Thomas Jefferson's Letter to the Danbury Baptists

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The Letter to the Danbury Baptists was penned by Thomas Jefferson to a religious group in Connecticut, and is the famous source for the "separation of church and state" line often incorrectly cited as being included in the United States Constitution.

In late 1801, several members of the Danbury Baptist Association of Connecticut wrote to Jefferson concerning the persecution they were receiving at the hands of the Congregationalist establishment to which they did not belong. Chief on their minds was whether or not the laws of the United States allowed religious freedom unmolested by anyone. Familiar to them was the fact that Jefferson wrote the Declaration of Independence, the Virginia Statute for Religious Freedom (1786), as well as being in consultation with James Madison when the Constitution was drafted and ratified, all of which specified no government or other interference in free religious practice.

"In 1773, it came to the notice of a weedy, bookish, young Virginian that some Baptists were languishing in a nearby jail. For many years before, as he well knew, magistrates had meted out fines and prison sentences to religious dissenters from the colony’s Anglican establishment. But this episode struck a nerve, prompting the young gentleman to condemn what he called the 'diabolical, hell-conceived principle of persecution.' Perhaps that was because it occurred close to his family’s plantation, or perhaps, because the young man had recently graduated from Princeton, where he had been steeped in enlightened learning, including the ideas of John Locke. Whatever the reason, the imprisonment of local Baptists marked a turning point in the life of James Madison. It steered him toward a career in politics as well as a lifelong partnership with his fellow Virginian, Thomas Jefferson."[1]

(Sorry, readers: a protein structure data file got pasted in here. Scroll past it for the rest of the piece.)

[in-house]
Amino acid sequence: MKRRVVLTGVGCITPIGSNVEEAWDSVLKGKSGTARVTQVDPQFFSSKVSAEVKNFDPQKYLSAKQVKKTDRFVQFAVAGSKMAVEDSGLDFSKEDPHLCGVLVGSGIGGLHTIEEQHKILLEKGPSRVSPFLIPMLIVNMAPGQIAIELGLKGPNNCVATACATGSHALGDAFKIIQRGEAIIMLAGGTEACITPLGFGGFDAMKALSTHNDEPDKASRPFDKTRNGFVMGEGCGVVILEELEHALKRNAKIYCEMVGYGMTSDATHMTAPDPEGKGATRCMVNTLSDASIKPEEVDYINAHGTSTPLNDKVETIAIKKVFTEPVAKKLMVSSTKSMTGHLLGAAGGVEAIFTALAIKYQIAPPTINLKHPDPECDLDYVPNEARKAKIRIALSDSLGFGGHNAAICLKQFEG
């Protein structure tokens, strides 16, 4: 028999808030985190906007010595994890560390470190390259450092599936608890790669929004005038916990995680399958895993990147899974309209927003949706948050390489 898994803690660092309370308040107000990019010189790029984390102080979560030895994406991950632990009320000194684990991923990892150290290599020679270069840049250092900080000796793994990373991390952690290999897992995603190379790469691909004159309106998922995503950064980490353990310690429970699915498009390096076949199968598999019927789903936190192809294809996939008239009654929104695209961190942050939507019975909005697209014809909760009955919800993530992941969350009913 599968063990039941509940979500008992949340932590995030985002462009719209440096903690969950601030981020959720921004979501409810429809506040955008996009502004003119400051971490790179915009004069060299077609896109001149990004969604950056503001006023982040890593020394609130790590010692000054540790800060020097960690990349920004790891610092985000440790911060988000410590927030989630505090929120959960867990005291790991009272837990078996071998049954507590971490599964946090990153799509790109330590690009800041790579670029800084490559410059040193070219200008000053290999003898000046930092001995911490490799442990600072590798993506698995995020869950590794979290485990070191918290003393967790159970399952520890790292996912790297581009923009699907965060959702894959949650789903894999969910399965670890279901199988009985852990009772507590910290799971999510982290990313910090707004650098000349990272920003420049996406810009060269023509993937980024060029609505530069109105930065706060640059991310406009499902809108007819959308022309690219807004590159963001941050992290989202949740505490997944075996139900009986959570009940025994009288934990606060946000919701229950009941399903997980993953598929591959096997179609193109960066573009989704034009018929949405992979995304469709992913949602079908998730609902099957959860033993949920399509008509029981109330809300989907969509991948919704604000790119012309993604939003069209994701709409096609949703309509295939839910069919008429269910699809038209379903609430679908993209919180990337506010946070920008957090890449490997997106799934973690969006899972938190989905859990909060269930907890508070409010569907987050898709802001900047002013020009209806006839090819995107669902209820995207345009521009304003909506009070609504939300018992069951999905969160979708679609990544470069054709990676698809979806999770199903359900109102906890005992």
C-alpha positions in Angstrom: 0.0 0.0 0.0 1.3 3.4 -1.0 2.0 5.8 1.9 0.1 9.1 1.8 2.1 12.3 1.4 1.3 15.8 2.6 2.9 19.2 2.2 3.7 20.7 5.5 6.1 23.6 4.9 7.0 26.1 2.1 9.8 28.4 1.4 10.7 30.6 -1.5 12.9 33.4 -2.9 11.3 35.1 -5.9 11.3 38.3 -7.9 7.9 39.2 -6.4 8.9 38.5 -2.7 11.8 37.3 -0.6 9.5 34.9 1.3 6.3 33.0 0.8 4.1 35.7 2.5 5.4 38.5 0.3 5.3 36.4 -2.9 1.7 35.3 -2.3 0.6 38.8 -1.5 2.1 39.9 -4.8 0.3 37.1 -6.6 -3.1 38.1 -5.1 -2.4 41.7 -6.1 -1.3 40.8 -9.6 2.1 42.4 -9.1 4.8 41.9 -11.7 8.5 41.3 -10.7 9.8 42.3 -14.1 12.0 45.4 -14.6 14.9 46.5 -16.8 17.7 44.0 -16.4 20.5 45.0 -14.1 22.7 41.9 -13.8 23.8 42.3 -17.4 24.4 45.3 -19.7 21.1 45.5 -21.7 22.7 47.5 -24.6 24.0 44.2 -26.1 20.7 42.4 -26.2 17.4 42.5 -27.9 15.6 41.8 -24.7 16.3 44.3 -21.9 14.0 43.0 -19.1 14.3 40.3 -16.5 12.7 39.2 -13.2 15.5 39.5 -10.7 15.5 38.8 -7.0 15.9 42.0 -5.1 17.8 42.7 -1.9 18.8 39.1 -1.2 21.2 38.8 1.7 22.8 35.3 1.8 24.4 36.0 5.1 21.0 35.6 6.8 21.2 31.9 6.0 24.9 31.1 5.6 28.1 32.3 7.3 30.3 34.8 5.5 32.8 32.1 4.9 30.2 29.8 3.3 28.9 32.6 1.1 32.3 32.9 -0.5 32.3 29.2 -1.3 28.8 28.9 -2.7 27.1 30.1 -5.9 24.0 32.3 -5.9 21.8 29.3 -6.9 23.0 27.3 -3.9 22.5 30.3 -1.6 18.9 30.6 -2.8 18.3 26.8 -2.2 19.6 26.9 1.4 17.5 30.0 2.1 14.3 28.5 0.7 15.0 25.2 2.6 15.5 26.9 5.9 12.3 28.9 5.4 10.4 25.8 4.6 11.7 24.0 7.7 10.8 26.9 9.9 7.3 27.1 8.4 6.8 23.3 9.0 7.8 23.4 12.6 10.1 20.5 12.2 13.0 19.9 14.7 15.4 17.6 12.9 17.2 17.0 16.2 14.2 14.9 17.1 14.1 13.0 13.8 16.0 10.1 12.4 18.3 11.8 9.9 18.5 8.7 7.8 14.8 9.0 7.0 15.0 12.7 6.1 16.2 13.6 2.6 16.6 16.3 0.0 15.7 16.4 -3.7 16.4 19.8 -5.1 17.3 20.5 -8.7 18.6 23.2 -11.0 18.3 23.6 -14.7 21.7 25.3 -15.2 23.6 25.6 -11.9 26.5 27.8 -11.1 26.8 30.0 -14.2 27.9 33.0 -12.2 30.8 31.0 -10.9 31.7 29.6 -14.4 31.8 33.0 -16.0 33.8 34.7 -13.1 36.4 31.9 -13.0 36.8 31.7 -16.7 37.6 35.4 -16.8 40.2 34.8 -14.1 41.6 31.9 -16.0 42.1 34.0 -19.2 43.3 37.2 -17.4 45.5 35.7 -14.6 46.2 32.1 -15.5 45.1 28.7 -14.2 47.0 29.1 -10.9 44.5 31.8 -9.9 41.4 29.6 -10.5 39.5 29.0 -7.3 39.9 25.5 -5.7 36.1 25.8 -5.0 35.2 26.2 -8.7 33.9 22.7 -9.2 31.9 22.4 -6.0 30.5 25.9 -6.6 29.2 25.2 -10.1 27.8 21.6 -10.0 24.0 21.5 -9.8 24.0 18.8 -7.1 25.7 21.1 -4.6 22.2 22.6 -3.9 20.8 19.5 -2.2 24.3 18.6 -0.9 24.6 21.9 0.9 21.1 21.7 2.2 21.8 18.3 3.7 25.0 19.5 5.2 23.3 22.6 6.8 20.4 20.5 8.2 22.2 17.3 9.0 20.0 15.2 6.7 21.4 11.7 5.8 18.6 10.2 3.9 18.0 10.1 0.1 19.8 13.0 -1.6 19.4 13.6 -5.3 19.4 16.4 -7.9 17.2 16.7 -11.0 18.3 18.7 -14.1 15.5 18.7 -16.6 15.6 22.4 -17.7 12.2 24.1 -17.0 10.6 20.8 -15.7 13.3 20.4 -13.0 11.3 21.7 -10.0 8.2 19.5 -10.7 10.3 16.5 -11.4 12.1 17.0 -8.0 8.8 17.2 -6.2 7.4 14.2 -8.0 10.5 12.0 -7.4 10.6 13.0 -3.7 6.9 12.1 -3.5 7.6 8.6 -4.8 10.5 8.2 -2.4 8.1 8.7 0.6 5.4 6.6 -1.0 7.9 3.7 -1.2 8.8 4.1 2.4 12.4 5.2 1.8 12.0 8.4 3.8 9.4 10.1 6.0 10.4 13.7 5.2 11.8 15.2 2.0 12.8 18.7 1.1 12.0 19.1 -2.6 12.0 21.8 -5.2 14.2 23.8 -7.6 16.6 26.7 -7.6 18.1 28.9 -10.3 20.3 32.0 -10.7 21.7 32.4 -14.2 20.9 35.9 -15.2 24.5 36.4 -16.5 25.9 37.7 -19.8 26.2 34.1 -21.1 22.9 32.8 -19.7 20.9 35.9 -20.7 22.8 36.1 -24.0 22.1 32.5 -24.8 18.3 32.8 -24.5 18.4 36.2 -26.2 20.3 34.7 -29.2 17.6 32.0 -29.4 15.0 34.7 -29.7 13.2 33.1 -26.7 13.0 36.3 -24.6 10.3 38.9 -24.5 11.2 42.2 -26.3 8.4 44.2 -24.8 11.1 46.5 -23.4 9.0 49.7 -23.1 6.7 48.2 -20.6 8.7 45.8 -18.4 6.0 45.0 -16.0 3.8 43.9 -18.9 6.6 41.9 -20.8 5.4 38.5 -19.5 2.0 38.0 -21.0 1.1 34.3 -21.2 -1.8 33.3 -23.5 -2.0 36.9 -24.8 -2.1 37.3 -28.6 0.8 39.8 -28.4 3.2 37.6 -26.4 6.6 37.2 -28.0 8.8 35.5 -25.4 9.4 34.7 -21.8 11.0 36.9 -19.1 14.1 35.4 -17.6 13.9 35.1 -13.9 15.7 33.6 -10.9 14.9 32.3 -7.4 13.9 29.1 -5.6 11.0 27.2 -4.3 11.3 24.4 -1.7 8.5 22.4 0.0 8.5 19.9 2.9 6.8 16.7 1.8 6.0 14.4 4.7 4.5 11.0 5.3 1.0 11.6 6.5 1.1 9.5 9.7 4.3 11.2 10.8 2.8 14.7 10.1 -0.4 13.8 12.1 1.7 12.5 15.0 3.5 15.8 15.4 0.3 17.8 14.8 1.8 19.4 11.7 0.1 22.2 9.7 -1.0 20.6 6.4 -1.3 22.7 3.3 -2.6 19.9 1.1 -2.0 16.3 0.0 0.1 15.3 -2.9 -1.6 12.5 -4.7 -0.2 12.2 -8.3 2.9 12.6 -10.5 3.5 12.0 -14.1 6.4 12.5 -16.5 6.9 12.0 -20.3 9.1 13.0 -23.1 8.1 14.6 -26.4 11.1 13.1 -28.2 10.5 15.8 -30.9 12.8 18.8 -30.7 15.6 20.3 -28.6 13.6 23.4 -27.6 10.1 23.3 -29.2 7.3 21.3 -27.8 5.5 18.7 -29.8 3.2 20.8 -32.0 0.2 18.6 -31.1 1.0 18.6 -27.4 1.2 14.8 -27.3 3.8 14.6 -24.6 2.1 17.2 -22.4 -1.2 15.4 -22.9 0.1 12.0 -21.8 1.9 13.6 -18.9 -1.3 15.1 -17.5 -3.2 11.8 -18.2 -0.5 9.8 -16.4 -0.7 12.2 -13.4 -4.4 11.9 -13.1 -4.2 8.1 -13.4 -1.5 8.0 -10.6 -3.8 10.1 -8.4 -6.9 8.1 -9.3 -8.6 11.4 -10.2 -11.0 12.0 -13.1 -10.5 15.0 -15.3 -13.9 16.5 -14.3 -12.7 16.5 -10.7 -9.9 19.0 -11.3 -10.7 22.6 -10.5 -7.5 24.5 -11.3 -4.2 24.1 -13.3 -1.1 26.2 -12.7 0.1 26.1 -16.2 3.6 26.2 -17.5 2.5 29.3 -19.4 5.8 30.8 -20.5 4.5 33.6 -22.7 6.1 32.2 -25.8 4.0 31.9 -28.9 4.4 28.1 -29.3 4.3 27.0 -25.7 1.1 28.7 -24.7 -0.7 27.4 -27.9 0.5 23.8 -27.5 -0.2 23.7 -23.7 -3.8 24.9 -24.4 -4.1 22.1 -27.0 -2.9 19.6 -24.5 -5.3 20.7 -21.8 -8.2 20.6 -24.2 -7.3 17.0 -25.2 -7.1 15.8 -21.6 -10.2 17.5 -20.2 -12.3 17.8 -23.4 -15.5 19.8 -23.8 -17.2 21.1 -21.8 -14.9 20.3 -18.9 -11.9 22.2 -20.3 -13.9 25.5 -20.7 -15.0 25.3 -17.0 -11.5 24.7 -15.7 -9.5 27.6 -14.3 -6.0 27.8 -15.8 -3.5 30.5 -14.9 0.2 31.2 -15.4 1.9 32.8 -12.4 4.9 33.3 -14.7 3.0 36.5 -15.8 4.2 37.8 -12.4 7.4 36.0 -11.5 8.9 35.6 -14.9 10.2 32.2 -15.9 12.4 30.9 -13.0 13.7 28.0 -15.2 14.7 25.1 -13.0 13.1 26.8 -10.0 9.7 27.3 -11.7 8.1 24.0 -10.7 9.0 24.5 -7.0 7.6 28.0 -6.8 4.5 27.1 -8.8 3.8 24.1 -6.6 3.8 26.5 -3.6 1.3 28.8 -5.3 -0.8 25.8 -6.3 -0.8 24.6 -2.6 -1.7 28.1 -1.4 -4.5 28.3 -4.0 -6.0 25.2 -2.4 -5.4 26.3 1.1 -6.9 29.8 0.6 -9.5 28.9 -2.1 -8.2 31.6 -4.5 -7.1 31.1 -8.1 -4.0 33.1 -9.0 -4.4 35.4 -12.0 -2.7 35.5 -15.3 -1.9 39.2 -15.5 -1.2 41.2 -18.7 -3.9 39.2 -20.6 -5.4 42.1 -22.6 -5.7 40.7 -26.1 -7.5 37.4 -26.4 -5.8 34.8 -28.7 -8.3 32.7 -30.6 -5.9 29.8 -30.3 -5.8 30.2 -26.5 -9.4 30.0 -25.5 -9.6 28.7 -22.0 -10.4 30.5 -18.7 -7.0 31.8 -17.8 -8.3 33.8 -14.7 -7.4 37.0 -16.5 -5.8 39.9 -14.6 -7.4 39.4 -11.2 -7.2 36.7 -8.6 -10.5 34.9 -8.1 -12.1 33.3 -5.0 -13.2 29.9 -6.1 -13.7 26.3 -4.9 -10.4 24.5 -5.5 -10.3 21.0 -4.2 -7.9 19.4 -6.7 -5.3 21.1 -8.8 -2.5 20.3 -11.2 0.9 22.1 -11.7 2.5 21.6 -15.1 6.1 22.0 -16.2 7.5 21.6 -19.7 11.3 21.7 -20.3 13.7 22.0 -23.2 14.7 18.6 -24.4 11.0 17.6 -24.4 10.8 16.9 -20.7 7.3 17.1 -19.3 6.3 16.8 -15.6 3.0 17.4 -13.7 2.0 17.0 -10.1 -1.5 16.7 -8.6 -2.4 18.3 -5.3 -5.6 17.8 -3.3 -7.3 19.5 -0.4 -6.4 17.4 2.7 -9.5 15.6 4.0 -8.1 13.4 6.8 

Jefferson's reply of January 1, 1802, to an address of congratulations from the Danbury (Connecticut) Baptist Association contains a phrase familiar in today's political and judicial circles: "a wall of separation between church and state." Many in the United States, including the courts, have used this phrase to interpret the Founders' intentions regarding the relationship between government and religion, as set down by the First Amendment to the Constitution: "Congress shall make no law respecting an establishment of religion . . . ." However, the meaning of this clause has been the subject of passionate dispute for the past fifty years; opponents of religion have gone so far as to as to pass laws "prohibiting the free exercise" of religion on public grounds.

Contents

Text of the letter from the Danbury Church to Jefferson

"The address of the Danbury Baptist Association in the State of Connecticut, assembled October 7, 1801.

To Thomas Jefferson, Esq., President of the United States of America

Sir, Among the many millions in America and Europe who rejoice in your election to office, we embrace the first opportunity which we have enjoyed in our collective capacity, since your inauguration , to express our great satisfaction in your appointment to the Chief Magistracy in the Unite States. And though the mode of expression may be less courtly and pompous than what many others clothe their addresses with, we beg you, sir, to believe, that none is more sincere.